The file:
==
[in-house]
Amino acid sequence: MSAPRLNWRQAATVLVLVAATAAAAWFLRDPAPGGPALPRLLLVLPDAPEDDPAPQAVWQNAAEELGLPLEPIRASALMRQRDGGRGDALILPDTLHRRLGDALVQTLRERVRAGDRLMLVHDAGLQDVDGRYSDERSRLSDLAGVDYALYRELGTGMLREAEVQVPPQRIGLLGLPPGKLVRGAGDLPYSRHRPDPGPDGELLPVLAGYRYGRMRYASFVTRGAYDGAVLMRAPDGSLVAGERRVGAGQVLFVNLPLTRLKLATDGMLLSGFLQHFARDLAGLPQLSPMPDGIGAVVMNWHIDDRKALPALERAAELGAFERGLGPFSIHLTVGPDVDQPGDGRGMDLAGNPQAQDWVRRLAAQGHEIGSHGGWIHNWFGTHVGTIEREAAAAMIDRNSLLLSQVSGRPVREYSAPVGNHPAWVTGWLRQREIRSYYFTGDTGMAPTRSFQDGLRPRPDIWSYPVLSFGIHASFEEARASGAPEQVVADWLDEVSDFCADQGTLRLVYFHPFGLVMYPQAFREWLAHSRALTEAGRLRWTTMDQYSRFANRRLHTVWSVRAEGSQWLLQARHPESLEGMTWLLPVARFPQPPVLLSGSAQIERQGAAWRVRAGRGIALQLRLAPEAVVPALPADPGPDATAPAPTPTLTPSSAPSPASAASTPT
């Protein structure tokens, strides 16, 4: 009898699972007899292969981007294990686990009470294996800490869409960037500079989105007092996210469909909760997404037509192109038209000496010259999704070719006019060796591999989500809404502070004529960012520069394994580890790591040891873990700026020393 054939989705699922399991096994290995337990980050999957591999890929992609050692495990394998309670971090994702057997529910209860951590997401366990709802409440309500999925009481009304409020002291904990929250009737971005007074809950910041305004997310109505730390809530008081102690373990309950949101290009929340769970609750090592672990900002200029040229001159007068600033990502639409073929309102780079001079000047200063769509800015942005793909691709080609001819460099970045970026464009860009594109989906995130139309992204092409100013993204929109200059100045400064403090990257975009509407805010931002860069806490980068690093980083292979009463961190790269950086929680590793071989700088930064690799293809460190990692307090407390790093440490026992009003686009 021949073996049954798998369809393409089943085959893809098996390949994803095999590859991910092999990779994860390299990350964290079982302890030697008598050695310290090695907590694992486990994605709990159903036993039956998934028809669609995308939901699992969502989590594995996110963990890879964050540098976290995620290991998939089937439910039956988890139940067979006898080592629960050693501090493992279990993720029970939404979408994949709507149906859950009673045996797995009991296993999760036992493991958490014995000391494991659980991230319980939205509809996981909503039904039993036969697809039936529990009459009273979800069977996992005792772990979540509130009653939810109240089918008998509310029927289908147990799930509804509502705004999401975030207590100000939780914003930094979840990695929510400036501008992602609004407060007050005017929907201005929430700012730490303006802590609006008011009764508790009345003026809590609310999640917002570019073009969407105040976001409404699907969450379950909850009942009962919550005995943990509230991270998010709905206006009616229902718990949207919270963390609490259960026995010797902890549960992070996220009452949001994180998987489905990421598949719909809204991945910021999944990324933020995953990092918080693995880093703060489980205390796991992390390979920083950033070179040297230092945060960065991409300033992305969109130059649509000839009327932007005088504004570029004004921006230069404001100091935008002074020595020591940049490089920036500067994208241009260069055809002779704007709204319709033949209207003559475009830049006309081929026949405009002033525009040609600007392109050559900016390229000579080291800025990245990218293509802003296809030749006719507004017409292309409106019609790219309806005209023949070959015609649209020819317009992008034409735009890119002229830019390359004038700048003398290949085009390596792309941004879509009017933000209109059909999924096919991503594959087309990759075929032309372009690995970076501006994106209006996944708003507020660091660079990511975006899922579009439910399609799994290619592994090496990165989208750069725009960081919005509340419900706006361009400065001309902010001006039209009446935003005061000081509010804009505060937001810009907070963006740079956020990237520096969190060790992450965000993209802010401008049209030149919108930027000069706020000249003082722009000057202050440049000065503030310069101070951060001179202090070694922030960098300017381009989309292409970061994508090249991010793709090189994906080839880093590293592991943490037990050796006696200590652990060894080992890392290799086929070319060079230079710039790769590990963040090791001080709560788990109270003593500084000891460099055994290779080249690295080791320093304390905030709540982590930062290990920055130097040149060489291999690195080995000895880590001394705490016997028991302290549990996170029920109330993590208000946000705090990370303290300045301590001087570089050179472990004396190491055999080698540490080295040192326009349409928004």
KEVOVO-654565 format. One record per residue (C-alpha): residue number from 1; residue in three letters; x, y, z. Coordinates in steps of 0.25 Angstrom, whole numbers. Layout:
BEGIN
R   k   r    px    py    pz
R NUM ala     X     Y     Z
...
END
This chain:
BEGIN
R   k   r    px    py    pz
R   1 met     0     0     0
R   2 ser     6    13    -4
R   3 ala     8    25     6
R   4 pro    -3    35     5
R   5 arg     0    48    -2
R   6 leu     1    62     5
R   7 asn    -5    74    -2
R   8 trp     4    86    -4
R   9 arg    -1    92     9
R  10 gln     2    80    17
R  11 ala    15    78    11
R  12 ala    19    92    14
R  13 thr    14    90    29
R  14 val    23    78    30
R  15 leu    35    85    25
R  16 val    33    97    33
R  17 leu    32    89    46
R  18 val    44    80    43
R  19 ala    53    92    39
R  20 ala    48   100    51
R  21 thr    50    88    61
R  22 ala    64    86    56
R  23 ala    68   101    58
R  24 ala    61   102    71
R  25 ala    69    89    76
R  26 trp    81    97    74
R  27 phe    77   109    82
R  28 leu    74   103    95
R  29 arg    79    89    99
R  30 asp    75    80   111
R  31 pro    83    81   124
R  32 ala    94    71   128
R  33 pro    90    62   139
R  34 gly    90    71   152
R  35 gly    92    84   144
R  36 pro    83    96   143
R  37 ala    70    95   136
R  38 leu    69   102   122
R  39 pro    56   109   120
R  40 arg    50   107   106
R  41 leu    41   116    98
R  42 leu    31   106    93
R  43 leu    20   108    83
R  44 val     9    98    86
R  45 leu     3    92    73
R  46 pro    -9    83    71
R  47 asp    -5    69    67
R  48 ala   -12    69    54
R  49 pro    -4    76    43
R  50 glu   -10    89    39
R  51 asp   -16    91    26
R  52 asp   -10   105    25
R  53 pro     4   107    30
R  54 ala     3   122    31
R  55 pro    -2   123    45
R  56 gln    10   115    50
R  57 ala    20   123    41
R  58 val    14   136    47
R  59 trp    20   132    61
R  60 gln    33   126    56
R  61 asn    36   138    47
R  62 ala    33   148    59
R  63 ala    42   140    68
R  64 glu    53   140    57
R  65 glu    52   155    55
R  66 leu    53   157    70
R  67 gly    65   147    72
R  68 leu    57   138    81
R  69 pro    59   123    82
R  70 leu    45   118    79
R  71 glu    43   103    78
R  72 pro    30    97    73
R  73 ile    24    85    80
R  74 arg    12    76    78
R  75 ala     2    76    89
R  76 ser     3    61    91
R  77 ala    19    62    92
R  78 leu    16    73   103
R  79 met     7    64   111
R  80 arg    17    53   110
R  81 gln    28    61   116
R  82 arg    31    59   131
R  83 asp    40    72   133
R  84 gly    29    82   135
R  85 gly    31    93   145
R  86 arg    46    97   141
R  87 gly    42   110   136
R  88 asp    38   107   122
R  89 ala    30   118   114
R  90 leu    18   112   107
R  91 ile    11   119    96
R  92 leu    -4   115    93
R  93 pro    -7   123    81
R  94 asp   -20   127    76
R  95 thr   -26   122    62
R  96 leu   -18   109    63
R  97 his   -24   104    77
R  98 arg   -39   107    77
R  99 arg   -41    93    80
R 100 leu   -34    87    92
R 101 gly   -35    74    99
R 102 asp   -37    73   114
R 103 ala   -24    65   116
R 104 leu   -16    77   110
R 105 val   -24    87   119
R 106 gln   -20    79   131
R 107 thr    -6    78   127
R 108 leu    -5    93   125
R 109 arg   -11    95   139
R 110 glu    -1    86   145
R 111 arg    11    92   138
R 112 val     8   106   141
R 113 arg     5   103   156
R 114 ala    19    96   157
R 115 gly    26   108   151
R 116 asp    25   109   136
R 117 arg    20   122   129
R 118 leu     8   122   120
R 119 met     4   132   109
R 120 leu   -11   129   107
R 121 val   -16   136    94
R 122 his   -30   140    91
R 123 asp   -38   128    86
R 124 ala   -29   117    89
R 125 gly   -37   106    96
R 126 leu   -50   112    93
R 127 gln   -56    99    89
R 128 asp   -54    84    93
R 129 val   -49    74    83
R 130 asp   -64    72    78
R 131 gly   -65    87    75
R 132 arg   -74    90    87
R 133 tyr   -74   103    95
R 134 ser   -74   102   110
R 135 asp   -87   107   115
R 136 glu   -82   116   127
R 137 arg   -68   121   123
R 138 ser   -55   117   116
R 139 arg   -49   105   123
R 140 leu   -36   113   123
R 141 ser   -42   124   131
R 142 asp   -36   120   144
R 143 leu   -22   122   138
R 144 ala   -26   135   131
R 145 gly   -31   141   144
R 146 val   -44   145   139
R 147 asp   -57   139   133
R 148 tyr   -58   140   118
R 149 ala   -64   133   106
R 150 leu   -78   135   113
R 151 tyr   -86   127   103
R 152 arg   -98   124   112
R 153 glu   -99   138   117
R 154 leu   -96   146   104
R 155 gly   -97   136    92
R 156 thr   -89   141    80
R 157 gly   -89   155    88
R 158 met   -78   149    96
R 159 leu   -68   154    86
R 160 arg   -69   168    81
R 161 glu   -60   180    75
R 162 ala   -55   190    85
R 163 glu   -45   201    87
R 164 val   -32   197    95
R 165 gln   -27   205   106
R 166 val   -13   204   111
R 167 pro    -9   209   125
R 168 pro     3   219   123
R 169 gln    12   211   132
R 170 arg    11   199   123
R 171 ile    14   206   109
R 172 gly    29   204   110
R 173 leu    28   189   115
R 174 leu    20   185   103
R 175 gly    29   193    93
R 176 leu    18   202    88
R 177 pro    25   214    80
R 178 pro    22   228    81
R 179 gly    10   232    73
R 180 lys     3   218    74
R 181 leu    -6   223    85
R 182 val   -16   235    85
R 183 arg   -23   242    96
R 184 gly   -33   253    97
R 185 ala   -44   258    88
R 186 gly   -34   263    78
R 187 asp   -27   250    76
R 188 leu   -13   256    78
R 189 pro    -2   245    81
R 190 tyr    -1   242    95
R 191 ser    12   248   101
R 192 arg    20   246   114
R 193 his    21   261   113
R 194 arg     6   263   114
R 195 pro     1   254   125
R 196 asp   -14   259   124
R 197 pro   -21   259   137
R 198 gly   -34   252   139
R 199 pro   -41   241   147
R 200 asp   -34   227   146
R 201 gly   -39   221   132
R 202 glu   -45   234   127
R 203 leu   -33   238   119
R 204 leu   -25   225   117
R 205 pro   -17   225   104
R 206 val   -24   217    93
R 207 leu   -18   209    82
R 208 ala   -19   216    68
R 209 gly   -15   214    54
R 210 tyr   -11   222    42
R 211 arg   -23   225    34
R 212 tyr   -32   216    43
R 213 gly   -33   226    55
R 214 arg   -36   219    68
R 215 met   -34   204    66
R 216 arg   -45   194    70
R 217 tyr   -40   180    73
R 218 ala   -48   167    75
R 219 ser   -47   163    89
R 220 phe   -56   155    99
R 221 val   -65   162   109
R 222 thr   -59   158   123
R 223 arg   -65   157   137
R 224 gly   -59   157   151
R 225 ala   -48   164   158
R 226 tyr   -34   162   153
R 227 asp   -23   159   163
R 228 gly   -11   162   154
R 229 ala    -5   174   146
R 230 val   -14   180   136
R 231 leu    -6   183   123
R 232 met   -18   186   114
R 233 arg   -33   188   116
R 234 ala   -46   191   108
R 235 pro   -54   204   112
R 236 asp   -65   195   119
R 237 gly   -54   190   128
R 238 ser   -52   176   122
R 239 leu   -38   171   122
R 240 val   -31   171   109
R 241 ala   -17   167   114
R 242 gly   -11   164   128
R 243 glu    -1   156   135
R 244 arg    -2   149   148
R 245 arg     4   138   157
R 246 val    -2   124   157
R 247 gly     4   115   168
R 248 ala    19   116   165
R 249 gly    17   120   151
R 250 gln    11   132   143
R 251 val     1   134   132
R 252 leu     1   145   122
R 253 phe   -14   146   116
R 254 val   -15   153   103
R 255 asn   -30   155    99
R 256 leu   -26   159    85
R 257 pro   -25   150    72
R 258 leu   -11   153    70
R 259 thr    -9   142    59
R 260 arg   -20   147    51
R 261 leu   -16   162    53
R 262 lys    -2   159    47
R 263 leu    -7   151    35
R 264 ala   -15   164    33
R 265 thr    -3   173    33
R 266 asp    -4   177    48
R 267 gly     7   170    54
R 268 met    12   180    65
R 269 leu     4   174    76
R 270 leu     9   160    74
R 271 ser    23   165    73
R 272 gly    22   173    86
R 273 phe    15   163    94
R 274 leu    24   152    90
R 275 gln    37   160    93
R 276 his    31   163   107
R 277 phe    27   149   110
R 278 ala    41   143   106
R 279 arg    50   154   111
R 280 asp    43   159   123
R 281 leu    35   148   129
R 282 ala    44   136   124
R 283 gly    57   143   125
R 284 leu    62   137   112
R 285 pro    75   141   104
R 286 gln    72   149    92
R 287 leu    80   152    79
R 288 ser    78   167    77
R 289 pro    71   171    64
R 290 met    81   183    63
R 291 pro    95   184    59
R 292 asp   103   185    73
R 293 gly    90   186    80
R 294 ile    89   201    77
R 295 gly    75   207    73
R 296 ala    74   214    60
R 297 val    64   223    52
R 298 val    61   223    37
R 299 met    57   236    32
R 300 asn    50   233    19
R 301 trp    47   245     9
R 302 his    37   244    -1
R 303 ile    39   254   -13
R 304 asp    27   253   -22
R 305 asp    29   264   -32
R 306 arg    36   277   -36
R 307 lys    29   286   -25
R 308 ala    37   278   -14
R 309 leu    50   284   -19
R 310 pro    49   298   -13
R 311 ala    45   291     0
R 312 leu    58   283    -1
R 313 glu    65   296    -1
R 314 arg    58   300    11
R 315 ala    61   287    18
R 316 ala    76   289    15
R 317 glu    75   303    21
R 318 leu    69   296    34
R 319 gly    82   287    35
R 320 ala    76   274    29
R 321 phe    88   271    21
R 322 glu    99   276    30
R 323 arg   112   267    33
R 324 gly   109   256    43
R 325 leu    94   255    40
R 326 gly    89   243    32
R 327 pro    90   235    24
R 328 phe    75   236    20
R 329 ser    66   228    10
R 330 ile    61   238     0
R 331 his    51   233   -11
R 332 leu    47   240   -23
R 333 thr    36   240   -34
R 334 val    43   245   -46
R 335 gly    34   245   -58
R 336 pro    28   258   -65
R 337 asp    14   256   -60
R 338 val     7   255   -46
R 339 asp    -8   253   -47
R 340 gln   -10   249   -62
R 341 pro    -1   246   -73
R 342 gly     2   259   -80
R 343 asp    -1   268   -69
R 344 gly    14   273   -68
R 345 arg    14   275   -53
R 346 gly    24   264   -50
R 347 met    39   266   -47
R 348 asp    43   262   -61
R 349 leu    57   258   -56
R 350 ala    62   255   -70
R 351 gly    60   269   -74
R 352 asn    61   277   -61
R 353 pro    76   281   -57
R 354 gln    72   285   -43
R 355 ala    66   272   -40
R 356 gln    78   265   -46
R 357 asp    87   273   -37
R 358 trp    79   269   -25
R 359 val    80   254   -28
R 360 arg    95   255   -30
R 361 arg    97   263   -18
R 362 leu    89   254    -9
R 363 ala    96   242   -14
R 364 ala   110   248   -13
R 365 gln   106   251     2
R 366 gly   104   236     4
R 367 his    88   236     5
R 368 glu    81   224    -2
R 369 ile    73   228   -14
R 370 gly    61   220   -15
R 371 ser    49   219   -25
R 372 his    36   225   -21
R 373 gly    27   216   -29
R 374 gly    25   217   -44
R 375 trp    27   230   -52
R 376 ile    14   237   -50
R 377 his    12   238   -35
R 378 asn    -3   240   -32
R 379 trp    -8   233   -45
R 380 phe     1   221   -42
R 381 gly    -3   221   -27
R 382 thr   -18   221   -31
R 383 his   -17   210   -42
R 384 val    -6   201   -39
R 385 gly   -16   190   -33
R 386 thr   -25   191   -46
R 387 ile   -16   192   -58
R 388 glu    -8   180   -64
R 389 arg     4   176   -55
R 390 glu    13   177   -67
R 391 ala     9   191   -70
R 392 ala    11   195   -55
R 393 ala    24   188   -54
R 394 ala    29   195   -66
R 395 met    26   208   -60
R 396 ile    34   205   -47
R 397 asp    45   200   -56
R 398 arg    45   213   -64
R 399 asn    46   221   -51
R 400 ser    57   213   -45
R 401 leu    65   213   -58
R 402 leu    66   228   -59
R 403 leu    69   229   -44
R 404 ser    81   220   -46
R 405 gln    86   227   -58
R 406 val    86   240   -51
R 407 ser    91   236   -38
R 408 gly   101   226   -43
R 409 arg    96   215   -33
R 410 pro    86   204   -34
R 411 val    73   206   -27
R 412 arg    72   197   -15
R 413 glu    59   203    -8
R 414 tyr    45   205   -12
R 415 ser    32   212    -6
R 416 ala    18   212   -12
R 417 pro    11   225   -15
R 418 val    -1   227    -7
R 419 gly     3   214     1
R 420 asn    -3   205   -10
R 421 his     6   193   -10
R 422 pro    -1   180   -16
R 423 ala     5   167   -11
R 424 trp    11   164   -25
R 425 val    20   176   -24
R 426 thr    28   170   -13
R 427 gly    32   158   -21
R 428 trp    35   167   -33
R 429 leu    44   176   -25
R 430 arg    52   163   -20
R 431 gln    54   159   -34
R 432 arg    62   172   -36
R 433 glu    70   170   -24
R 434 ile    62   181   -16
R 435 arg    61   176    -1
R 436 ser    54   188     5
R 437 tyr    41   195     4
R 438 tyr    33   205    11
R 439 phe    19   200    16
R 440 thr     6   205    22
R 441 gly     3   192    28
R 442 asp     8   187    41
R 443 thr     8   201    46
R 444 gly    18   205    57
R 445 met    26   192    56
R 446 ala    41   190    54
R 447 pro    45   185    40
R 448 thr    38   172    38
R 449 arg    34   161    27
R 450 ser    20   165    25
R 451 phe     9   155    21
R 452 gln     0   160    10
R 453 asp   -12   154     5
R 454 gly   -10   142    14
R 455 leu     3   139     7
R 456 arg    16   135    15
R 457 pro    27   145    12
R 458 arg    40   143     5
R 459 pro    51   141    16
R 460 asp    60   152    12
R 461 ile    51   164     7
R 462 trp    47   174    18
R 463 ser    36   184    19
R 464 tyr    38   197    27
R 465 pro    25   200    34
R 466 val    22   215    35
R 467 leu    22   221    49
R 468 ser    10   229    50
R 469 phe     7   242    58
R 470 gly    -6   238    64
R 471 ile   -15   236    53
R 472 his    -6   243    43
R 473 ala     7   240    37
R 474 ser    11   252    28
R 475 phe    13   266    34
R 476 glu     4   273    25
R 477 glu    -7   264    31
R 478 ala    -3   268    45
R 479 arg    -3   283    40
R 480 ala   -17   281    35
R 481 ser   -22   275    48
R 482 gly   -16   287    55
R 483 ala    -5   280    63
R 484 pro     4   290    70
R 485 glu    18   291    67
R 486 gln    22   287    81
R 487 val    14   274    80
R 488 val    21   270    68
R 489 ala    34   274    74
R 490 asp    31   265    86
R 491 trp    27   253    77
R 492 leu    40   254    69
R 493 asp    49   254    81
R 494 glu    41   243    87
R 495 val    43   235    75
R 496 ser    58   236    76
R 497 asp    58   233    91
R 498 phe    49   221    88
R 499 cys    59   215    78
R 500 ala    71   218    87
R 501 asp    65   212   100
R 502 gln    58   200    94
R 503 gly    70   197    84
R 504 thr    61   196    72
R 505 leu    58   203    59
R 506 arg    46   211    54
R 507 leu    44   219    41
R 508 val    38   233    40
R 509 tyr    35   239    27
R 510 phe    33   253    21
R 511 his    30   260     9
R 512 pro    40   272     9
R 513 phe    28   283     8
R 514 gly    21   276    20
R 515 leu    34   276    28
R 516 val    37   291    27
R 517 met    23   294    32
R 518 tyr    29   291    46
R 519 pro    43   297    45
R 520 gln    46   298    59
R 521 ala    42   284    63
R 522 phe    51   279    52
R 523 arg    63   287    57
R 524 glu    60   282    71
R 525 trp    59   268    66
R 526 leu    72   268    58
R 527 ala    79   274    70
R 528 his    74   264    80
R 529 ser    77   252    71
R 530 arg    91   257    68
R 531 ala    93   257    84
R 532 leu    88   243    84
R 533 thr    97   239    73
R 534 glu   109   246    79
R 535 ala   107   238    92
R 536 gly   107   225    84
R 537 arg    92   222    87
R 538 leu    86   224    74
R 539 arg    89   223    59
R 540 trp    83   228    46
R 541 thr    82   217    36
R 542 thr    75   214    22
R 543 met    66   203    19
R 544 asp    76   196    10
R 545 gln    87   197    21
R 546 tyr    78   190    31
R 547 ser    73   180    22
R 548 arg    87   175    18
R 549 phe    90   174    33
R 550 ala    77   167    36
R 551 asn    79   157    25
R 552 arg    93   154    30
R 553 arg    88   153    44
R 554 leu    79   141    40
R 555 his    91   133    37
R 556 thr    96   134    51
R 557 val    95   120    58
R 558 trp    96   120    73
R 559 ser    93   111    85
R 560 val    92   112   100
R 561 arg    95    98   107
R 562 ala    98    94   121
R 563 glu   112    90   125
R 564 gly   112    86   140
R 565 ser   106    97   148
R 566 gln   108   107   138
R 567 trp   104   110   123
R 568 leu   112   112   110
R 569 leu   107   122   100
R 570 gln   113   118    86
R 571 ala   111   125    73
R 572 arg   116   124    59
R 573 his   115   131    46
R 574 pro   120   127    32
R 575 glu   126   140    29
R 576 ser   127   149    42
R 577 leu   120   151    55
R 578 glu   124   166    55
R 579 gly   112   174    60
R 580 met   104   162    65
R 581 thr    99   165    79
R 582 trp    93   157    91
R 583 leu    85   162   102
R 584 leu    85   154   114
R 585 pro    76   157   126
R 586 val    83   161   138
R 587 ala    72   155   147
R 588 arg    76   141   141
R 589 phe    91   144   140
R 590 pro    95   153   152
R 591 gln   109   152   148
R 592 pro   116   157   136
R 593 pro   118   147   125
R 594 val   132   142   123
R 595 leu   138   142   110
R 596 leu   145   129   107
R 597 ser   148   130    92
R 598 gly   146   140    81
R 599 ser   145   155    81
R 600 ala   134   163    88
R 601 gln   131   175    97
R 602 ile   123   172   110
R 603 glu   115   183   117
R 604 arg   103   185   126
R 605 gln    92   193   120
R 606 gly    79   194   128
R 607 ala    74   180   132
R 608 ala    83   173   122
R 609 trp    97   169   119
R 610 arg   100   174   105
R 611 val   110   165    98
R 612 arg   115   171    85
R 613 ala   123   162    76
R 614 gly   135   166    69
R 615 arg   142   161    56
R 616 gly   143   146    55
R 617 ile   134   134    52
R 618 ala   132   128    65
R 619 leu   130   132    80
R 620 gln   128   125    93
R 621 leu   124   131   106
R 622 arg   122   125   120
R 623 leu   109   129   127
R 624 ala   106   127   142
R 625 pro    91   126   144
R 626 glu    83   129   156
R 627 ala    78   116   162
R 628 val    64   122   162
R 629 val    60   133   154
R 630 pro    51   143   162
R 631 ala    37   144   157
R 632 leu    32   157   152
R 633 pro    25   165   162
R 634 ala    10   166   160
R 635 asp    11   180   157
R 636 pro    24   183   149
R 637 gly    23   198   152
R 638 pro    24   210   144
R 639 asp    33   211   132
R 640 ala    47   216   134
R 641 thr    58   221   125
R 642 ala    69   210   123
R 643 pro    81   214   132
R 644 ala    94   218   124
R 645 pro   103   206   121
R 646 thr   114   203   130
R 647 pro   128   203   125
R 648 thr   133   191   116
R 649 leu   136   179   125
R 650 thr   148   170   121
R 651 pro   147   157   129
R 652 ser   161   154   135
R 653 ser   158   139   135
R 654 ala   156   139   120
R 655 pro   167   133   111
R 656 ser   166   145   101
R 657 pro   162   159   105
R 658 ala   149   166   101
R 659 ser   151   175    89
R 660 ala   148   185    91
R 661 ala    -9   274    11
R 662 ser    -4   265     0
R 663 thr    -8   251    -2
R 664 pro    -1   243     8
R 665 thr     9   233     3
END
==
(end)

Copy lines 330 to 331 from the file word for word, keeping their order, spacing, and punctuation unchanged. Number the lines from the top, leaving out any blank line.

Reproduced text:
R 318 leu    69   296    34
R 319 gly    82   287    35